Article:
Syllabi Criteria for Submission

In our review of syllabi to include in Campus Compact’s Service-Learning Syllabus Archive, we evaluate with the following criteria in mind (a broader discussion of these criteria can be found in our publication, The Fundamentals of Course Construction):

    • Engagement: Does the service or engagement component meet a public good? How do you know this? Has the community been consulted? How? How have campus-community boundaries been negotiated and how will they be crossed?
    • Reflection: Is there a mechanism that encourages students to link their service experience to course content and to reflect upon why the service is important?
    • Reciprocity: Is reciprocity evident in the service component? How? “Reciprocity suggests that every individual, organization, and entity involved in the service-learning functions as both a teacher and a learner. Participants are perceived as colleagues, not as servers and clients” (Jacoby, 1996, p.36).
    • Public Dissemination: Is service work presented to the public or is an opportunity made for the community to enter into a public dialogue? For example, do oral histories that students might collect return to the community in some public form? Is the data students collect on the saturation of toxins in the local river made public? How? To whose advantage?

Beyond these overarching course design consideration, we expect all new syllabus submissions to include most or all of the following criteria:

    • Heading, that includes the university name, department, course title, catalog number, semester/year, and faculty contact information
    • Description that introduces the nature of the service-learning project and the community-identified desire or challenge the project meets
    • Course introduction that articulates the relevance of service or engagement component to the course
    • Course goals that articulate the general education outcomes for the course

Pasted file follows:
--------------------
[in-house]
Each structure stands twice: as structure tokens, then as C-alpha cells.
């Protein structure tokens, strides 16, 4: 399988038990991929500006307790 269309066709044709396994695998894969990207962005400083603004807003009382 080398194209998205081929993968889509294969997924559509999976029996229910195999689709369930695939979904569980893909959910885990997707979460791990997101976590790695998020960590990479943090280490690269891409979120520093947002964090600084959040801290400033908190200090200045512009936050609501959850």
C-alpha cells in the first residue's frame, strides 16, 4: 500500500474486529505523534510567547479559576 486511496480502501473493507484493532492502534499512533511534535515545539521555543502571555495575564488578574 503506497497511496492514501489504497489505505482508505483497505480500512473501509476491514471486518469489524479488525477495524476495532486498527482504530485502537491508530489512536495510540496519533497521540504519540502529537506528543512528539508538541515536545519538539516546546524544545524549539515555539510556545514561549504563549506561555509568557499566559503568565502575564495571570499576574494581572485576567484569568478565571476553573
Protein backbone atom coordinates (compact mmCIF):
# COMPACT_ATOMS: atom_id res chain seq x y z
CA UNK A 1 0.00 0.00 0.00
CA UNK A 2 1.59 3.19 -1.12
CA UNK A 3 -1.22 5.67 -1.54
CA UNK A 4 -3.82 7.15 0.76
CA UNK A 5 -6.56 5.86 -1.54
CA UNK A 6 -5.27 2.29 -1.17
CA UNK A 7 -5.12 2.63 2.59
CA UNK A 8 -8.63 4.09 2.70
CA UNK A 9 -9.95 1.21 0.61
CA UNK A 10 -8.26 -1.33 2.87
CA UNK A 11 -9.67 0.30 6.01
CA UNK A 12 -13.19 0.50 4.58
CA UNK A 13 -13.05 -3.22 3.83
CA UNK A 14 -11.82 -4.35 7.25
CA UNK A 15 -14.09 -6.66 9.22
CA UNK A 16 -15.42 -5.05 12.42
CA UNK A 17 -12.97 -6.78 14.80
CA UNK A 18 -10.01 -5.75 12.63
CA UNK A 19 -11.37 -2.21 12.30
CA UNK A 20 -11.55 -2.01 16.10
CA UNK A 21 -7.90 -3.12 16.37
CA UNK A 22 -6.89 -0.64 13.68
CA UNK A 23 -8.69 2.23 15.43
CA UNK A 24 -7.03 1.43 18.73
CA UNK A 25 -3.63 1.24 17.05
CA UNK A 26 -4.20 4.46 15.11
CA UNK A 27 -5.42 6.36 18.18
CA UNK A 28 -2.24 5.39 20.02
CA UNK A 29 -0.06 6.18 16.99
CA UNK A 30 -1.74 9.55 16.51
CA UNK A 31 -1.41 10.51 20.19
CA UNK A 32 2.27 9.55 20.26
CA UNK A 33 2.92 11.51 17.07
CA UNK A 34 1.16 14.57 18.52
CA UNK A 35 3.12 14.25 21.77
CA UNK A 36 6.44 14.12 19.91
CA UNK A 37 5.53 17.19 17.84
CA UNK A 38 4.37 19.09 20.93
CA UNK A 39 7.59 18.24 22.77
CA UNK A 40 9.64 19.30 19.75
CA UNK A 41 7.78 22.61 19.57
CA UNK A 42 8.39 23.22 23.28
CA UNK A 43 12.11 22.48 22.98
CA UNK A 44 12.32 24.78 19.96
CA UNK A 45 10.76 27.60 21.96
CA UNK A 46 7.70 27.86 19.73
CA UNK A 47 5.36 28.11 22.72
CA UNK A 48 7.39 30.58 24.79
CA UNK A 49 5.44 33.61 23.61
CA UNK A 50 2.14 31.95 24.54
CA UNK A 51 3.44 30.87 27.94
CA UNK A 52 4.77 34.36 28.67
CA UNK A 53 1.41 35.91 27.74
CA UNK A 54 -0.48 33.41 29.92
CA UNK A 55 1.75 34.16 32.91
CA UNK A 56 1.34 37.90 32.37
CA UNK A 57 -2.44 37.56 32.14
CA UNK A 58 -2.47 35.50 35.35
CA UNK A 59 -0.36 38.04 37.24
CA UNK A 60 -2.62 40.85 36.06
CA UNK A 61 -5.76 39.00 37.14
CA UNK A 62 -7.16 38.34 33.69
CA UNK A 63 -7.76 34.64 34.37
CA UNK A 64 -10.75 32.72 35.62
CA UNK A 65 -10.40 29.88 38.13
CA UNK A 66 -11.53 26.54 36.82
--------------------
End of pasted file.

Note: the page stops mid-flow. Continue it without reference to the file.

• Clear expectations about the time and locations in which students are expected to serve
    • Course objectives that clarify for students what service learning outcome(s) the faculty member will be measuring
    • A description of how students will be expected to demonstrate the academic and civic learning they developed through their community-engaged experiences
    • Required texts/ readings
    • A weekly schedule of readings and activities
    • An overview of course assignments
    • A description of the service-learning assignments that includes specific information about the service activity.
    • An overview or explanation of the grading policy (that includes a discussion of who will evaluate the students’ community work.) This overview should connect course objectives to the allotted percentage points that faculty assign projects, papers, journals, presentations, etc.

We are interested in syllabus submissions from all disciplines or areas of study, and we are particularly interested in those from the following types of courses:

    • First-year seminars and/or learning communities.
    • Senior capstones.
    • Inter-disciplinary courses.
    • Courses that directly address or engage racial justice and equity issues.
    • Sequential courses or cases in which all or most of a students’ core courses are service-learning courses.

If you are interested in submitting your syllabus please contact Clayton Hurd at churd@compact.org.

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